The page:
Religion is a cultural phenomenon that brings people together with common beliefs, worldviews, practices, values, and social organization. Many scholars believe that this distinctive set of shared attributes, called a religion, is a central part of human life and helps people define their sense of identity and purpose in the universe.
Many different societies have their own versions of Religion. They may worship different Gods and have their own holy texts, but most Religions share several common elements. These include:
The majority of Religions also believe that a divine agency created the Universe. This agency is known as their Religion’s God and the believers show devotion to their God through prayer and celebrations. Religious people try to live morally and conduct themselves in a way that shows respect to other humans and other creatures. They are often involved in charity and volunteer work to help improve the lives of those less fortunate than themselves.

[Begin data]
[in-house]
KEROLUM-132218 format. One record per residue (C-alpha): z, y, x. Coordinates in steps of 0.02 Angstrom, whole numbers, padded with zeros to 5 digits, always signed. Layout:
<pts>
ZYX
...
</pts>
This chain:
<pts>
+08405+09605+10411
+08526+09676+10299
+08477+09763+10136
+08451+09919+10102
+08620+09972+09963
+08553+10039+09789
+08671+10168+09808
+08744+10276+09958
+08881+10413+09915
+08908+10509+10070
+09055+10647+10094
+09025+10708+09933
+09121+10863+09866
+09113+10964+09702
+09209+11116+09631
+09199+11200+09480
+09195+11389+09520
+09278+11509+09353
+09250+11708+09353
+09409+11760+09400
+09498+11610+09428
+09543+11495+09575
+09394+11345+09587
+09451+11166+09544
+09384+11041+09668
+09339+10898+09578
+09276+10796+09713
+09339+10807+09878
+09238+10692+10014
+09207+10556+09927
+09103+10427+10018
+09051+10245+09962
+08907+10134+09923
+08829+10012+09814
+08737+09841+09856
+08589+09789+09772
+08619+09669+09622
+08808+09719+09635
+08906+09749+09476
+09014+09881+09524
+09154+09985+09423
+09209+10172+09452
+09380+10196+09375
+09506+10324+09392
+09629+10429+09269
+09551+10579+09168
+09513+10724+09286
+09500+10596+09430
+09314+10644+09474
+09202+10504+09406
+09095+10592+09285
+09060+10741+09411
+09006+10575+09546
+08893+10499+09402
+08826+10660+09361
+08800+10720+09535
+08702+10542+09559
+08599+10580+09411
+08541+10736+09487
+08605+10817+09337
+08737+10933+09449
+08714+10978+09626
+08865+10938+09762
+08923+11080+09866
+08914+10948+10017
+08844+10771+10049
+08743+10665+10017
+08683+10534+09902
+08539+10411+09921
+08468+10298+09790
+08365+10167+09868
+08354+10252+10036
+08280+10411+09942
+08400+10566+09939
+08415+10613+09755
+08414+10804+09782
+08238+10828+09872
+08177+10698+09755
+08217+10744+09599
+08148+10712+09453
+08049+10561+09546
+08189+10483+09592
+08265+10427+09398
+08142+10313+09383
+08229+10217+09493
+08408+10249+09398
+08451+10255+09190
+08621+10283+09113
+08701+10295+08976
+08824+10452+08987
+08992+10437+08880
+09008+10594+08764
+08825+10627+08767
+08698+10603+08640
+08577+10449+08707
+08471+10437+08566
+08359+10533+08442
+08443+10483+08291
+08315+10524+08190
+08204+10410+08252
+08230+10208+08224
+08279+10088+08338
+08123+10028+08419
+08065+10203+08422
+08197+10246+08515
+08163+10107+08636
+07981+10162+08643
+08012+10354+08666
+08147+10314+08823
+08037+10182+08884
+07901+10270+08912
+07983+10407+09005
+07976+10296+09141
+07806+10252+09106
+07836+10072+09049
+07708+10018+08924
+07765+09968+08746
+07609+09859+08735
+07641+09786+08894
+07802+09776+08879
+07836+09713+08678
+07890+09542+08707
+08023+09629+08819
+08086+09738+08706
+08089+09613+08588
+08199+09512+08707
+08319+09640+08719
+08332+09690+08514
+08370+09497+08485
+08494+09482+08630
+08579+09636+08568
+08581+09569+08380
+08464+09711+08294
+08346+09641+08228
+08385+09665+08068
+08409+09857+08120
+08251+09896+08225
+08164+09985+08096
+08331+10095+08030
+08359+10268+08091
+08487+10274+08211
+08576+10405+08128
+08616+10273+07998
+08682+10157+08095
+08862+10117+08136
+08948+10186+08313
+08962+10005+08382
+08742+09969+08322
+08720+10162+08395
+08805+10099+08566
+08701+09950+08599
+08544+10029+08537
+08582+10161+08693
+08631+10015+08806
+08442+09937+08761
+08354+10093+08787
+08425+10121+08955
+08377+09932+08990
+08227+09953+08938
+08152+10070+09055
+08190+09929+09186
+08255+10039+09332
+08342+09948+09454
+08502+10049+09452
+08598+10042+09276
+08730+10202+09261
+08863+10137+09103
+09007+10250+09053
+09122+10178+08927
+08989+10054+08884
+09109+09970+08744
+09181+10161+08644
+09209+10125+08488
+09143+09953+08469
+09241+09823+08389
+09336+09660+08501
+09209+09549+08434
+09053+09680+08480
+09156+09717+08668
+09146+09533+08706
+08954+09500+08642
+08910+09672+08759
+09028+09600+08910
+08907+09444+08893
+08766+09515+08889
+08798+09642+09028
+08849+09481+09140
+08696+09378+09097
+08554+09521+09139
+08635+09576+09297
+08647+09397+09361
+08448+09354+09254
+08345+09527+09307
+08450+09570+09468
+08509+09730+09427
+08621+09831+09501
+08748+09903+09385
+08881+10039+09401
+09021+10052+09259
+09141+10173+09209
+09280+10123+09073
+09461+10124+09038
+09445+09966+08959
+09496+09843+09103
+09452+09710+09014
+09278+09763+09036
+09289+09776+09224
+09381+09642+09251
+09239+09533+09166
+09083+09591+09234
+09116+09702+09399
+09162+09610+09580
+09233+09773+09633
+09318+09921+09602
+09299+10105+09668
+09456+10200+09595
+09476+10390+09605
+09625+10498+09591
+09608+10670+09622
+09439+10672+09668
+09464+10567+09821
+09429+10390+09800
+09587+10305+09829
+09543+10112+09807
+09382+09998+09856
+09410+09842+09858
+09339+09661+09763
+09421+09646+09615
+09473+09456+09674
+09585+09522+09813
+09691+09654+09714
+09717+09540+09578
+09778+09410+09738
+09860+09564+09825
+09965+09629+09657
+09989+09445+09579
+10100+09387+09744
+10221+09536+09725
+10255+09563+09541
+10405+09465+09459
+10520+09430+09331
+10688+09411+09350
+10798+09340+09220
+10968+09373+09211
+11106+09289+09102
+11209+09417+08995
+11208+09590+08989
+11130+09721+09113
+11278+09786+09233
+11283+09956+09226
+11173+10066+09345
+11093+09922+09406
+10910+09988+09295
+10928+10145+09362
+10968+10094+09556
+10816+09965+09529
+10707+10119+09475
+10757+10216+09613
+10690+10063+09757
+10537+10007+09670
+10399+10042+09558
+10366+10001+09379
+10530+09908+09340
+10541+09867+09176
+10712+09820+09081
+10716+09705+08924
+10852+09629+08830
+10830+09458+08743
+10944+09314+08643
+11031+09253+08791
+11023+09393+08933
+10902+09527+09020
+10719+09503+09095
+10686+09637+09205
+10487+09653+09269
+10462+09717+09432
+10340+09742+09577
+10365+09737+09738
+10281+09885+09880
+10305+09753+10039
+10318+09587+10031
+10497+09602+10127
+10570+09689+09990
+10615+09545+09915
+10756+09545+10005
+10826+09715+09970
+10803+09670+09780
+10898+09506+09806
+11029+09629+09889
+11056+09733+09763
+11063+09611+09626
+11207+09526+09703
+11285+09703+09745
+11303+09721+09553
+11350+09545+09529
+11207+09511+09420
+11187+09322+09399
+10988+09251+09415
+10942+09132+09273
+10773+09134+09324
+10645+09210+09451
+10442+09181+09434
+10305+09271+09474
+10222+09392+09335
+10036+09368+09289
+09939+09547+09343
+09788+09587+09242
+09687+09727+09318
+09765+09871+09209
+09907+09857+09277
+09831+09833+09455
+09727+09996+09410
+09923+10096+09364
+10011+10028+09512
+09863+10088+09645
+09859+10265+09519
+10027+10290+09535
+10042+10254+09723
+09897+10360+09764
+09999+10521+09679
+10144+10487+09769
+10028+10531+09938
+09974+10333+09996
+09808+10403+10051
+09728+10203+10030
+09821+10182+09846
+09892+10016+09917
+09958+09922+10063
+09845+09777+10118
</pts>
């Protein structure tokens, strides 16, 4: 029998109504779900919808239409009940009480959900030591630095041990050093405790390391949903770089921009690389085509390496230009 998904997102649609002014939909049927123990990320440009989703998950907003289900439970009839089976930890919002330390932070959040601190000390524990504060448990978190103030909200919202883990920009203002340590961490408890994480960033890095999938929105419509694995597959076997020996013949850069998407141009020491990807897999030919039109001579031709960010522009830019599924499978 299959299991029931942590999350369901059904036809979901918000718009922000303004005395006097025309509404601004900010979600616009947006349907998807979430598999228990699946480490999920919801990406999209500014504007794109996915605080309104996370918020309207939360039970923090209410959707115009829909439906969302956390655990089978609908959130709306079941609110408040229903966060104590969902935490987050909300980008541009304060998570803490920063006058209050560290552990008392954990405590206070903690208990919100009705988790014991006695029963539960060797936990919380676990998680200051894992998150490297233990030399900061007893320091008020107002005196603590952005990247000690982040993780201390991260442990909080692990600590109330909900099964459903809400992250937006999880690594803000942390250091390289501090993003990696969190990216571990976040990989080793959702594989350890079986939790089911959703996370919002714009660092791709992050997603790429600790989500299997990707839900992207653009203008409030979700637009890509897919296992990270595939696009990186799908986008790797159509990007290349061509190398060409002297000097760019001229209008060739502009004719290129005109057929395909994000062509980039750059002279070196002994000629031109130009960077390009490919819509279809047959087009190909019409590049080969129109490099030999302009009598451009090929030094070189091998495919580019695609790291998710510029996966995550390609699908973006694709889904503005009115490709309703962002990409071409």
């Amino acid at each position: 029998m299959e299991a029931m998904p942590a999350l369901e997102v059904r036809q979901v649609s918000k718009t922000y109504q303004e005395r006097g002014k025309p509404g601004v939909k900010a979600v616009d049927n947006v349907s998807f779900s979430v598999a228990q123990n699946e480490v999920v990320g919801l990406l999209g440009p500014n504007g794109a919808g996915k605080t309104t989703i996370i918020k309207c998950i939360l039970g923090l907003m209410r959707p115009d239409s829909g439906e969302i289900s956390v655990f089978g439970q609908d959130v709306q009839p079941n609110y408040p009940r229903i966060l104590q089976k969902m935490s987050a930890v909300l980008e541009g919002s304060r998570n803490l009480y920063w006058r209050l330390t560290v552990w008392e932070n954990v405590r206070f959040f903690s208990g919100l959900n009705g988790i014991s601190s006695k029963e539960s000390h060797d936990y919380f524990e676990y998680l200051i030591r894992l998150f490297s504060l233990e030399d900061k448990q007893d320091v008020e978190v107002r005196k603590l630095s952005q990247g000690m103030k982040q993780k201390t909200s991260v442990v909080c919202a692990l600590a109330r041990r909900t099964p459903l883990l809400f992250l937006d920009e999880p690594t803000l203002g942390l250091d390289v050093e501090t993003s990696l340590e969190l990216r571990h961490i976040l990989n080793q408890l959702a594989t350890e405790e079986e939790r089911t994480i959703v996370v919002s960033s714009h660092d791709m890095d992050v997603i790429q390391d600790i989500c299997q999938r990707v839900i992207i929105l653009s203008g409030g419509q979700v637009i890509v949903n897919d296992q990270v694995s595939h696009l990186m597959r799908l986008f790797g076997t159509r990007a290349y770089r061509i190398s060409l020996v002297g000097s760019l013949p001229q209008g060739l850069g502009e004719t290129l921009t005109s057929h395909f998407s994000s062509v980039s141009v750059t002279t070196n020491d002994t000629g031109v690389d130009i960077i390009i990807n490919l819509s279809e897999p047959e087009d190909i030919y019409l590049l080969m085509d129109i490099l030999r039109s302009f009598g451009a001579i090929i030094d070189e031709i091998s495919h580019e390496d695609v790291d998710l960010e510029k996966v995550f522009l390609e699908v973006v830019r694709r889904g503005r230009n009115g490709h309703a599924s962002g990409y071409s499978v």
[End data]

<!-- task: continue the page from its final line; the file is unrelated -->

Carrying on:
Sociological perspectives on religion attempt to understand the function that it serves in society, the problems it can reinforce and perpetuate, and the role it plays in our daily lives. These perspectives are divided into two main categories:
Traditional definitions of religion, including Frazer’s, depend on a substantive element such as belief in disembodied spirits or cosmological orders. More recently, however, researchers have attempted to define religion using a functional approach. This approach is based on Emile Durkheim’s idea that a religion is whatever system of practices unites people into a single moral community.